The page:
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Pollack H.,New York University | Wang S.,Charles ng Community Health Center | Wyatt L.,New York University | Trinh-Shevrin C.,Center for the Study of Asian American Health | And 3 more authors.
Health Affairs | Year: 2011

Chronic hepatitis B affects Asian Americans at a much higher rate than the general US population. Appropriate care can limit morbidity and mortality from hepatitis B. However, access to care for many Asian Americans and other immigrant groups is limited by their lack of knowledge about the disease, as well as cultural, linguistic, and financial challenges. This article describes the results of BfreeNYC, a New York City pilot program that, from 2004 to 2008, provided hepatitis B community education and awareness, free screening and vaccinations, and free or low-cost treatment primarily to immigrants from Asia, but also to residents from other racial and ethnic minority groups. The program was the largest citywide screening program in the United States, reaching nearly 9,000 people, and the only one providing comprehensive care to those who were infected. During the program, new hepatitis B cases reported annually from predominantly Asian neighborhoods in the city increased 34 percent. More than two thousand people were vaccinated, and 1,162 of the 1,632 people who tested positive for hepatitis B received care from the program's clinical services. Our analysis found that the program was effective in reaching the target population and providing care. Although follow-up care data will be needed to demonstrate long-term cost-effectiveness, the program may serve as a useful prototype for addressing hepatitis B disparities in communities across the United States. © 2011 Project HOPE-The People-to-People Health Foundation, Inc.

Islam N.S.,New York University | Khan S.,SHK Global Health LLC | Kwon S.,ee Center | Trinh-Shevrin C.,Center for the Study of Asian American Health
Journal of Health Care for the Poor and Underserved | Year: 2010

There are close to 15 million Asian Americans living in the United States, and they represent the fastest growing populations in the country. By the year 2050, there will be an estimated 33.4 million Asian Americans living in the country. However, their health needs remain poorly understood and there is a critical lack of data disaggregated by Asian American ethnic subgroups, primary language, and geography. This paper examines methodological issues, challenges, and potential solutions to addressing the collection, analysis, and reporting of disaggregated (or, granular) data on Asian Americans. The article explores emerging efforts to increase granular data through the use of innovative study design and analysis techniques. Concerted efforts to implement these techniques will be critical to the future development of sound research, health programs and policy efforts targeting this and other minority populations. © 2010 Meharry Medical College.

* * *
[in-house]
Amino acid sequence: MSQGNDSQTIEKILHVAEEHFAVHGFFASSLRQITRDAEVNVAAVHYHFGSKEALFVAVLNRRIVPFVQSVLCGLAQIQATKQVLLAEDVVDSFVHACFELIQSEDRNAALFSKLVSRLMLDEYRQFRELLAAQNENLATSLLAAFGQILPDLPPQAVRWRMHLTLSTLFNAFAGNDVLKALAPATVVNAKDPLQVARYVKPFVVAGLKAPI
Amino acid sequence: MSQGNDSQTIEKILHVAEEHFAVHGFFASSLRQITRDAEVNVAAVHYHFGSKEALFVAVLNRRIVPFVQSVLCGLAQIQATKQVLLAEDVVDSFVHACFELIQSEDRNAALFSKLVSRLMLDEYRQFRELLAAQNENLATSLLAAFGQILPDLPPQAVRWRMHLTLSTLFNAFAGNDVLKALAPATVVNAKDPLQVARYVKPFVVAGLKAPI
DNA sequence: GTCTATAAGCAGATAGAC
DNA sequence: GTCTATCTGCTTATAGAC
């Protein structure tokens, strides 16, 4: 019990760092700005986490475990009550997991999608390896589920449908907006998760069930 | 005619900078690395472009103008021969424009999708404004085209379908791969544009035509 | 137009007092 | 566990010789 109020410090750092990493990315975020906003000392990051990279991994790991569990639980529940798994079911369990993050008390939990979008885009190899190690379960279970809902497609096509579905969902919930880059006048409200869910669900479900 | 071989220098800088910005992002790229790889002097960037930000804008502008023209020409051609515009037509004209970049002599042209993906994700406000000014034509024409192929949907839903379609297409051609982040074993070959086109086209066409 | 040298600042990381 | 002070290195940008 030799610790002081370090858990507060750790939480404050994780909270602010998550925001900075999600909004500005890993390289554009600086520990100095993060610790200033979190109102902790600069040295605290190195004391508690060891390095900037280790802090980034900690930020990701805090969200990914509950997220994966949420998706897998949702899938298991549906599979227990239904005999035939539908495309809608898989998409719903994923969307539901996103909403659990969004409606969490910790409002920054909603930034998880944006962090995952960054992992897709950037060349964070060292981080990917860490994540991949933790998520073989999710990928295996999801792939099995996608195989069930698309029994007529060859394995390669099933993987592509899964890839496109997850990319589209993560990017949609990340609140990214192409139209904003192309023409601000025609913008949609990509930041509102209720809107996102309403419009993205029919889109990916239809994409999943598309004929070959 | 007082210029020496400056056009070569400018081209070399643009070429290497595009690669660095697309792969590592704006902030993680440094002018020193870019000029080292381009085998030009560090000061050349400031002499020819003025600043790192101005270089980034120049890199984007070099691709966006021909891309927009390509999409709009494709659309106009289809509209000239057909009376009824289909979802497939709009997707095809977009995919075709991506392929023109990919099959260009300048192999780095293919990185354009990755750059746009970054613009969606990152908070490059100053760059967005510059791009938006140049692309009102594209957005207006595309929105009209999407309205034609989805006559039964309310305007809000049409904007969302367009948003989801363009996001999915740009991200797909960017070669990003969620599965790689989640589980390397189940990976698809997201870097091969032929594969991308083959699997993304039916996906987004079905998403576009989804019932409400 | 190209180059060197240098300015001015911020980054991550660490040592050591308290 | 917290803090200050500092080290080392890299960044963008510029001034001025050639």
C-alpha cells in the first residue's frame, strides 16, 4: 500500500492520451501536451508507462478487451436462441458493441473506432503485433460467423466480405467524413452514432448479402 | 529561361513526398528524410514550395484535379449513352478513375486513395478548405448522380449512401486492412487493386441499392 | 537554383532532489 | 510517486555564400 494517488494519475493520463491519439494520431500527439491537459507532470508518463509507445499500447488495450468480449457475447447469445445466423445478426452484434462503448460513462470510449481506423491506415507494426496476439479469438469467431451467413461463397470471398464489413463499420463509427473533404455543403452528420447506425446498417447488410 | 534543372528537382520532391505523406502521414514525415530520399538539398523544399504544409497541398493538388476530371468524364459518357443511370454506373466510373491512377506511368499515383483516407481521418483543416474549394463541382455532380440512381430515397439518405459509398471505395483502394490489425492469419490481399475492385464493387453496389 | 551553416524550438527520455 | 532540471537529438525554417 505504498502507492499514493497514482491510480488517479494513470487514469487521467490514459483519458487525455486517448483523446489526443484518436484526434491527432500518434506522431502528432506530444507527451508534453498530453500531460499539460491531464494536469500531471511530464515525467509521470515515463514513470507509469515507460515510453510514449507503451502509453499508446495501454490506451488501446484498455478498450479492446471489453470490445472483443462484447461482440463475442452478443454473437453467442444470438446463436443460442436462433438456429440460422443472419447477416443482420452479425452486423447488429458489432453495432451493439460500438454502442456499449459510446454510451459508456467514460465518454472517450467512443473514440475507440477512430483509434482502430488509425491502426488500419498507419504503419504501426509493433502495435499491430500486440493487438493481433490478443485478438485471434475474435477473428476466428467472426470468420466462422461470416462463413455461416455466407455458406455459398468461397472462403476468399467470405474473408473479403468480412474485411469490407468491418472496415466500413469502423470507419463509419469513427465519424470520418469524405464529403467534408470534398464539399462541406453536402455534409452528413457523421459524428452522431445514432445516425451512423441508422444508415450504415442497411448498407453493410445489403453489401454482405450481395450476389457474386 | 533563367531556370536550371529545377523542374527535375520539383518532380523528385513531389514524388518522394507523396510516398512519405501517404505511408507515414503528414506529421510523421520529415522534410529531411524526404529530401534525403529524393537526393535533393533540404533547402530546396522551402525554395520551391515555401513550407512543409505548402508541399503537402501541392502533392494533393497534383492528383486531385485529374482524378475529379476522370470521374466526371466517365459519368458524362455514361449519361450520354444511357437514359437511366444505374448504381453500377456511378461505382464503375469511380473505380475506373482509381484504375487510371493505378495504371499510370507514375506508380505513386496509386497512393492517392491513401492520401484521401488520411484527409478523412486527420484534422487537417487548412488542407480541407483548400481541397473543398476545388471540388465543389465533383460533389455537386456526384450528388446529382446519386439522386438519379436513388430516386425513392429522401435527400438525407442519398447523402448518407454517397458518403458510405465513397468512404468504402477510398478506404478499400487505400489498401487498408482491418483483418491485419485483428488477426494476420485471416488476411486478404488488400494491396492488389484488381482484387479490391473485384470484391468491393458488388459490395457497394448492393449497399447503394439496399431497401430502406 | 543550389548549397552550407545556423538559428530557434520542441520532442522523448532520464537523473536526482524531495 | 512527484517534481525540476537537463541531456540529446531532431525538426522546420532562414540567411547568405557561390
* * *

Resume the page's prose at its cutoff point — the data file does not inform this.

Islam N.S.,New York University | Tandon D.,Johns Hopkins University | Mukherji R.,SUNY College at Old Westbury | Tanner M.,New York University | And 5 more authors.
American Journal of Public Health | Year: 2012

We have reported results from the formative stage of a community health worker intervention designed to improve diabetes management among Bangladeshi patients in New York City. Trained community health workers conducted focus groups (n=47) and surveys (n=169) with Bangladeshi individuals recruited from community locations. Results indicated that participants faced numerous barriers to care, had high rates of limited English proficiency, and had low levels of knowledge about diabetes. Most participants expressed interest in participating in a community health worker intervention.

Kwon S.C.,Center for the Study of Asian American Health | Rideout C.,Center for the Study of Asian American Health | Patel S.,Center for the Study of Asian American Health | Arista P.,Asian and Pacific Islander American Health Forum | And 6 more authors.
Journal of Health Care for the Poor and Underserved | Year: 2015

Asian Americans, Native Hawaiians, and Pacific Islanders (AANHPIs) experiencea large burden from certain chronic disease- related risk factors. The STRIVE Program funded four AANHPI community- based organizations (CBOs) to implement culturally adapted community gardens and farmers’ markets to increase access to healthy foods. KeyCBO informant interviews were conducted to understand processes and lessons learned. © Meharry Medical College.

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